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The Sweep: Campaigning in the Biden Era
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The Sweep: Campaigning in the Biden Era

A quick look back and an early look forward to 2021, 2022, and a hint of 2024.

This time of an election cycle is like when you first put that kettle of water on the stove to boil. It’s going to take a while for anything really to happen, but sometimes it’s fun to stare into the water and see where those tiny little bubbles first start to form. Or it is for some of us. 

Next week, we will take a nice, long dive into the emerging fault lines in the 2024 Republican presidential primary. After all, we only have roughly 1,102 days until the Iowa Caucus! Senators Ted Cruz and Josh Hawley are throwing shade at one another, Sen. Tom Cotton is staking out some space far from the madding crowd, and we hear Vice President Mike Pence is keeping some of his current staff on payroll. 

And last week, former UN Ambassador Nikki Haley announced the creation of the Stand for America PAC, saying that it will be “laser-focused on the 2022 midterms.” I’m sure it will. After all, helping elect candidates who can endorse you later is a tried and true way to spend your time before a presidential run. Just ask Mitt Romney, who in 2010 visited 30 states and raised and spent more than $5 million though his PAC to support 188 congressional candidates, two dozen Senate candidates and 20 Republicans running for governor, before clinching the Republican nomination 18 months later. 

Money raised into a federal PAC can also be used to get the most highly coveted campaign operatives on payroll early. Oh, and did I mention that any money that happens to be left over in that PAC after the midterms can be rolled over into a presidential campaign?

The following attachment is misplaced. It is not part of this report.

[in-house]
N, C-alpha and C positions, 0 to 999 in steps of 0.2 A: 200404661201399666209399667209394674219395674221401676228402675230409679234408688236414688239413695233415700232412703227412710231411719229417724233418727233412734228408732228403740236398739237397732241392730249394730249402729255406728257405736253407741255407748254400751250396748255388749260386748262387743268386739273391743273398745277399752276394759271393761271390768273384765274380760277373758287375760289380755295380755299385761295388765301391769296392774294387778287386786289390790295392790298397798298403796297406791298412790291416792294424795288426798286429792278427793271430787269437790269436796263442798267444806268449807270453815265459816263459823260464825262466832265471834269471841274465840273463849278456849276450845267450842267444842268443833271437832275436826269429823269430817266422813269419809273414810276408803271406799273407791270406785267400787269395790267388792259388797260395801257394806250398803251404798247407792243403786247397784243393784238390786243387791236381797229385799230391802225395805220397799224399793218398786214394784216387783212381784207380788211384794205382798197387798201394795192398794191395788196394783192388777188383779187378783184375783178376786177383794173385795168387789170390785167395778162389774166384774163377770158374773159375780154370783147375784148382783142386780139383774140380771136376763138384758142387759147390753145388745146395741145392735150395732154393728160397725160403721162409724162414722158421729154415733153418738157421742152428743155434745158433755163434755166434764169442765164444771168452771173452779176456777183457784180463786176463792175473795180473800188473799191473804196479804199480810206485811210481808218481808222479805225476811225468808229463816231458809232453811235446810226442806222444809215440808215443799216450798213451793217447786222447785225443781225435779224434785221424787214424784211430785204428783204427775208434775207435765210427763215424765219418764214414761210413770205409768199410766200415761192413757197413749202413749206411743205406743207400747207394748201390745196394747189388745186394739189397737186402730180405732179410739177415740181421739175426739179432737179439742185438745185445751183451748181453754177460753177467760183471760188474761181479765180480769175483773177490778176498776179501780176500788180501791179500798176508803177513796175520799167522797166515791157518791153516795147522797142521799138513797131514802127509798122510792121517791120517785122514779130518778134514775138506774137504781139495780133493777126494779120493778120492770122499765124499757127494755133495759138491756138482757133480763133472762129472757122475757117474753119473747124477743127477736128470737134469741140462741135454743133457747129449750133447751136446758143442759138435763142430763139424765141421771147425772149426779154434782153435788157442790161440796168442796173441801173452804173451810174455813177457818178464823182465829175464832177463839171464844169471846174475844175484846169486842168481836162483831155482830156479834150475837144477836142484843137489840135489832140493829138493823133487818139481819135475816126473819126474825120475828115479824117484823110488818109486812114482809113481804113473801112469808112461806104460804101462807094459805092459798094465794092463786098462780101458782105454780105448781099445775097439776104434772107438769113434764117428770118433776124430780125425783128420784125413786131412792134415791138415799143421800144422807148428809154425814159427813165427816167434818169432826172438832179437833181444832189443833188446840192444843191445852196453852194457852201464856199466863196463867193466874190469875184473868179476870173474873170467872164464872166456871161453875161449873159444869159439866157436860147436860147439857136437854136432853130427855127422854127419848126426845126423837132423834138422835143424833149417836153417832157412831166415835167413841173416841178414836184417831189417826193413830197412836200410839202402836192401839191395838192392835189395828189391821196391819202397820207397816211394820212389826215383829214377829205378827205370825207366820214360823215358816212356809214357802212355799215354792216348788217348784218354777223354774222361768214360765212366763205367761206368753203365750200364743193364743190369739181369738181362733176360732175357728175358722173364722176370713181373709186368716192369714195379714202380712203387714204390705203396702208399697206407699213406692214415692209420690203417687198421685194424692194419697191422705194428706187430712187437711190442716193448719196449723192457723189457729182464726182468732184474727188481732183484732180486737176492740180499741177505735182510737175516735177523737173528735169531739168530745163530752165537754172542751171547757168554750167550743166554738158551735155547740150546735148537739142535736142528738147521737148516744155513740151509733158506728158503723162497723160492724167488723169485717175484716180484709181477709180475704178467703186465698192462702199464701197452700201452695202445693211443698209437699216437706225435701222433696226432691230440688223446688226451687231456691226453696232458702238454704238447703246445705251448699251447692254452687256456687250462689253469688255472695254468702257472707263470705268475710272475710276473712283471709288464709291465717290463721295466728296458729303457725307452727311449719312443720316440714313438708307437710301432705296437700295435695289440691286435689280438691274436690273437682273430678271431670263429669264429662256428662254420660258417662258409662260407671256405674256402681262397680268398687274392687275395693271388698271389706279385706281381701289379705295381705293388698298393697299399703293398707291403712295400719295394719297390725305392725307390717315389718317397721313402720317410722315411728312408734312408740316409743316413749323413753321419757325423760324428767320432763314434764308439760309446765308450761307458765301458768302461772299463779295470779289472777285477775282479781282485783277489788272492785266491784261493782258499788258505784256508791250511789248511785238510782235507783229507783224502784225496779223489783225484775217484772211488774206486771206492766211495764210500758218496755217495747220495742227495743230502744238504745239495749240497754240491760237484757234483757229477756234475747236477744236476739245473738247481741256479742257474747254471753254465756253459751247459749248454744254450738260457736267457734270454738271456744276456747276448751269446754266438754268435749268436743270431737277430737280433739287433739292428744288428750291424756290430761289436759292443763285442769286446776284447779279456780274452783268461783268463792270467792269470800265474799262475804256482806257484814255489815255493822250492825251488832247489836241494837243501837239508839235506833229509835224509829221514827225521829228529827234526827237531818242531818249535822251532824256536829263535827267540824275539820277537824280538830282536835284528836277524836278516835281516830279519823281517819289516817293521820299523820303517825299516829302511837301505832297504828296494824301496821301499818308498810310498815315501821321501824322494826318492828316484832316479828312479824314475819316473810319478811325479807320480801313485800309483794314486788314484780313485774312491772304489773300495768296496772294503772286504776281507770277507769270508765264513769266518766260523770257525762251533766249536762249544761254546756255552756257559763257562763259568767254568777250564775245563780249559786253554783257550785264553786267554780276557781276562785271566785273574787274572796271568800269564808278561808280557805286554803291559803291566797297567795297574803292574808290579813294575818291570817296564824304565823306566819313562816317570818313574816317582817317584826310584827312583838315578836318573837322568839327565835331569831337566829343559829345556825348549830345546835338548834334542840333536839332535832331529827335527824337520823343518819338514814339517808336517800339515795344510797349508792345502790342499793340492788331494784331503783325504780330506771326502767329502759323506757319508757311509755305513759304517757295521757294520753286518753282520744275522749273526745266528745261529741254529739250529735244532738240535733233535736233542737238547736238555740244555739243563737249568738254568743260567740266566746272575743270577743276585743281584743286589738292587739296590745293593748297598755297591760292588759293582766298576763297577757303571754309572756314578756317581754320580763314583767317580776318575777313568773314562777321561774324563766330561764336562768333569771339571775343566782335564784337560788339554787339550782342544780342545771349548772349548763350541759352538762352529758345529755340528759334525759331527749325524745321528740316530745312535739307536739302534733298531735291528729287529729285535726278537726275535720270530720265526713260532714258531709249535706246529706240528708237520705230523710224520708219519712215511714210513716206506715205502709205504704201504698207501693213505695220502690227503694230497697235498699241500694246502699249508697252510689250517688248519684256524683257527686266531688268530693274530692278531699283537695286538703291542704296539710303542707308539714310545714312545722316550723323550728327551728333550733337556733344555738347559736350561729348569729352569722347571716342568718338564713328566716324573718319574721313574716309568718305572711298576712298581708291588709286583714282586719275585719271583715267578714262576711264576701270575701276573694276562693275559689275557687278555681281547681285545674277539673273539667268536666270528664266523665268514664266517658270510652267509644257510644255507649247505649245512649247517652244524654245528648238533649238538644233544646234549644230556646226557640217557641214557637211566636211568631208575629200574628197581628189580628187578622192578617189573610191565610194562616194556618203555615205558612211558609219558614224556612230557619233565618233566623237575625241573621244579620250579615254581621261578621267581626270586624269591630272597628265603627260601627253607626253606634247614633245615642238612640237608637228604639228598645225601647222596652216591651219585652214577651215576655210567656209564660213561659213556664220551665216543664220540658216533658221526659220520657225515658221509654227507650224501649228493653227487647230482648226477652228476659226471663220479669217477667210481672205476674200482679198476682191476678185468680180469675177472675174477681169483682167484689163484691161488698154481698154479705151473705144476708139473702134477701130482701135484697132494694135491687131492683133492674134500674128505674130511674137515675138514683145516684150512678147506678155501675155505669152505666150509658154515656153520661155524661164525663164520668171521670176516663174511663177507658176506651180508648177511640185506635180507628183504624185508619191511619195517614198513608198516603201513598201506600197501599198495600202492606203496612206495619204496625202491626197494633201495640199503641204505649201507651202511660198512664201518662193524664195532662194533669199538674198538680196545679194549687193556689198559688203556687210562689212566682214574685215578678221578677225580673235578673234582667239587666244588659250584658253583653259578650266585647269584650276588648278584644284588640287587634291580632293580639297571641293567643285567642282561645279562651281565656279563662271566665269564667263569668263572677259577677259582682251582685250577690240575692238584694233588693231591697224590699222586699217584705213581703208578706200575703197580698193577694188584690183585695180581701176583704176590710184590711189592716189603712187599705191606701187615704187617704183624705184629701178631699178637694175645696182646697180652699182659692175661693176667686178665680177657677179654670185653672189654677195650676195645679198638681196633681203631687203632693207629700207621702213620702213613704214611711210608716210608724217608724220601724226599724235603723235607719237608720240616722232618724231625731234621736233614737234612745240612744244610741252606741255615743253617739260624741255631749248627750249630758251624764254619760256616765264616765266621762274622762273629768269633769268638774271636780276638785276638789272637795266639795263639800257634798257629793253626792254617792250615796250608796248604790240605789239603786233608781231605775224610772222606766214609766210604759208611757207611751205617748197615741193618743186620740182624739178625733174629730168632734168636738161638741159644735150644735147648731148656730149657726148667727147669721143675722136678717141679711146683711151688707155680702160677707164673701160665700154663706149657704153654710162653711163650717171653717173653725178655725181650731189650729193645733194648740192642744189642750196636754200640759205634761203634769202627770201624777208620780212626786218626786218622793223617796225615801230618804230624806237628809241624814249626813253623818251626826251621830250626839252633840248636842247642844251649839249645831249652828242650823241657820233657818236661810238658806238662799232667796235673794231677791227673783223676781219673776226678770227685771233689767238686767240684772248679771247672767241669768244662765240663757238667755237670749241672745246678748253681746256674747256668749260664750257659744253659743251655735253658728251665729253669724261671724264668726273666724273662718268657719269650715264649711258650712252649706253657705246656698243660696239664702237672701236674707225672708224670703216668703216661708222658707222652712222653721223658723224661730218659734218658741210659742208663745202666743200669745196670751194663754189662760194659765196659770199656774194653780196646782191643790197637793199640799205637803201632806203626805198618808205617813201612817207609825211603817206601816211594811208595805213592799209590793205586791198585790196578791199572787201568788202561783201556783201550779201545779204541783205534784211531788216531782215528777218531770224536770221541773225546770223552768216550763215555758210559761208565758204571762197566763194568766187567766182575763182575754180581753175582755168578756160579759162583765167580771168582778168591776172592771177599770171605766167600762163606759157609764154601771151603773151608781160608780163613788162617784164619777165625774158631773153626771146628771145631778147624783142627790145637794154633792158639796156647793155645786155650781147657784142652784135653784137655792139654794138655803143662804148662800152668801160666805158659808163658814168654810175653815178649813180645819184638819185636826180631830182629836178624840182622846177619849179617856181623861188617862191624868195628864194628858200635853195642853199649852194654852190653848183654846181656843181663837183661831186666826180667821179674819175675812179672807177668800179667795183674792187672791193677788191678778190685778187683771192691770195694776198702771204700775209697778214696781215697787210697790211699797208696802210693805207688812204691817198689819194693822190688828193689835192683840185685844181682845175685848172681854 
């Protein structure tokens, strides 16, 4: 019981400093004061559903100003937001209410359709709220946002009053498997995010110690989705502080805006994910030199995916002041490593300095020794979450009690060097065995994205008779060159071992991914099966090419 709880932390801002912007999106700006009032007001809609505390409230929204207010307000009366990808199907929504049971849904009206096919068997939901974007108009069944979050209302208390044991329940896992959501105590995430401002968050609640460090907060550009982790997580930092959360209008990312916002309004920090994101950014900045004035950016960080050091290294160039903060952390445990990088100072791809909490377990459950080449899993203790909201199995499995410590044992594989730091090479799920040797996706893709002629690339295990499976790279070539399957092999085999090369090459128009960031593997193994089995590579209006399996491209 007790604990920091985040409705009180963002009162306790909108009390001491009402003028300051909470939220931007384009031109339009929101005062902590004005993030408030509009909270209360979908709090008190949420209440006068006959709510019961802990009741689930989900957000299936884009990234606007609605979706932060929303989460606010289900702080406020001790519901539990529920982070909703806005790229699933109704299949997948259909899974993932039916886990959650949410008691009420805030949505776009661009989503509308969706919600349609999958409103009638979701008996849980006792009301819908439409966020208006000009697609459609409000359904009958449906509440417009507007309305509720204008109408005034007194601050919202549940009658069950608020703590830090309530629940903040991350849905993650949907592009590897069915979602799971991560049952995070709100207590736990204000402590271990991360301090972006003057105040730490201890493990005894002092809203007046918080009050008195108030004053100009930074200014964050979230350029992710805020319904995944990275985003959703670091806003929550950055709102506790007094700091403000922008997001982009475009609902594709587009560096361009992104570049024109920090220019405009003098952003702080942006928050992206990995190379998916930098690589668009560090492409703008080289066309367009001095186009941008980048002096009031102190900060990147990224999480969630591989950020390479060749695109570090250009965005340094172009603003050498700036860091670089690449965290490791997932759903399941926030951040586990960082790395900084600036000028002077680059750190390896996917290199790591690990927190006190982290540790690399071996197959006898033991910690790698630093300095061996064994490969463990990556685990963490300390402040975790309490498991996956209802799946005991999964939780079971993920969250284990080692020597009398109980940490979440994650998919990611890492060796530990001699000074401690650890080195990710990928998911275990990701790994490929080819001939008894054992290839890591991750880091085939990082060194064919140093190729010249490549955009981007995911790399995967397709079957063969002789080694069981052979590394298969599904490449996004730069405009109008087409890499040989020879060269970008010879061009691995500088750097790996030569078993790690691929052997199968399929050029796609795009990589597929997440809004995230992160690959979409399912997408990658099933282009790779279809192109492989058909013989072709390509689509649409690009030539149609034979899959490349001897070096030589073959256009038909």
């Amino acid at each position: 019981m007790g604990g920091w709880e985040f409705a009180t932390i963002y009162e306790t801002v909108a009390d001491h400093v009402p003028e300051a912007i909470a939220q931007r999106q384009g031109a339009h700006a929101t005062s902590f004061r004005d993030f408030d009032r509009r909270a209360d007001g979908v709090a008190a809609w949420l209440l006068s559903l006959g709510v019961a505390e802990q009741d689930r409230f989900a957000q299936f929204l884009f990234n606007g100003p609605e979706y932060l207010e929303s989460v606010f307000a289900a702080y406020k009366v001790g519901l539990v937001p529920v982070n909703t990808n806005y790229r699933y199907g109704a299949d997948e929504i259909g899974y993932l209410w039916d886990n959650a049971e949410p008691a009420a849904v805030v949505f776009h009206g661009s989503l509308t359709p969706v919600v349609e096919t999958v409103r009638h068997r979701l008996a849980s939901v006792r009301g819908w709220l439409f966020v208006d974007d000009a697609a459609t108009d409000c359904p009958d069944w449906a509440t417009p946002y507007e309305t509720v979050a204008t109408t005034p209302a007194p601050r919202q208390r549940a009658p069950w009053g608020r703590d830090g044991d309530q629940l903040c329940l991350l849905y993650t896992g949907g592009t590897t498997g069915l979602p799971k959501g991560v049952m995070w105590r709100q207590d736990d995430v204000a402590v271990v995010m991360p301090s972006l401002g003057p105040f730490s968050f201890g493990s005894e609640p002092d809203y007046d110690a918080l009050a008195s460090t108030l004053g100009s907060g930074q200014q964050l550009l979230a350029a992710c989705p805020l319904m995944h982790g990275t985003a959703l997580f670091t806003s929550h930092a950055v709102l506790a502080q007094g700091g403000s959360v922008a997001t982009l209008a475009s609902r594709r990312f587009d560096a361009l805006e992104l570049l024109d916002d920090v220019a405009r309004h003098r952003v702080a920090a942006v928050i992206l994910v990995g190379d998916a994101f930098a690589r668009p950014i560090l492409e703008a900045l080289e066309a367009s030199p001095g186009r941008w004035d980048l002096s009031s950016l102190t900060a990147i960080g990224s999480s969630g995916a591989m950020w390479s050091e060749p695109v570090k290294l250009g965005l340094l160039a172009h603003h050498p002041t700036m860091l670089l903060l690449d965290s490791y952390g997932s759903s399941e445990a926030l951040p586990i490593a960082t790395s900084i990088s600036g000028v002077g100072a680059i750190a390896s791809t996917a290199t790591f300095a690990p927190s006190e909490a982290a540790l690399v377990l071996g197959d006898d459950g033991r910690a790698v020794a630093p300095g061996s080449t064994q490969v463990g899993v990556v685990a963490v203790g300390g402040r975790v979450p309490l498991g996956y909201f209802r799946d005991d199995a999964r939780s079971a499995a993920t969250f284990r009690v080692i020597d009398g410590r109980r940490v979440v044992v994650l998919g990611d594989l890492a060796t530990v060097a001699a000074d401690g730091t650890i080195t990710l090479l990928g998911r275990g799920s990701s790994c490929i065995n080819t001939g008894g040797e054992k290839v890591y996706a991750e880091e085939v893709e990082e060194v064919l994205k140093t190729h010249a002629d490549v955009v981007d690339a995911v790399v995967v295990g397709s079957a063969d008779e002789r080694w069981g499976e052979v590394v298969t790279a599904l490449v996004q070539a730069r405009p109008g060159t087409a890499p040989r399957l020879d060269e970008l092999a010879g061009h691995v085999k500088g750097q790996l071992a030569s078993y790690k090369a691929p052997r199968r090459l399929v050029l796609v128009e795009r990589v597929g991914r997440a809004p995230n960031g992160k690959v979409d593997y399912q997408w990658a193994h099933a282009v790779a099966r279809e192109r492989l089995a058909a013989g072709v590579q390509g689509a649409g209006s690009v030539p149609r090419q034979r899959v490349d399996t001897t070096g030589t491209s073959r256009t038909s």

But like I said, we’ve got another week until we have to start counting down until 2024. 

The Voters

We are but one day away from the beginning of the Biden administration. In the world of campaigns that means two things: primary season has begun, and Republican candidates will be trying to determine how closely to align themselves with the outgoing leader of their party. 

The candidates who most often win are the ones who can appeal to voters where they are—not where they wish they were. As a former boss once told me, “you can’t convince someone of something they know isn’t so”—even if it is. 

With that depressing truism in mind, these numbers put together from Axios last week tell us more about where Republican voters are and where a lot of Republican candidates will be going in the next cycle:

  • Two-thirds of House Republicans voted to decertify election results—in the hours after an insurrection

  • 93% of House Republicans voted against impeachment 

  • 64% of Republicans said they support Trump’s recent behavior

  • 57% of Republicans said Trump should be the 2024 GOP candidate

  • Only 17% think he should be removed from office–even fewer in the Washington Post-ABC News poll

  • 36% call themselves “Trump Republicans”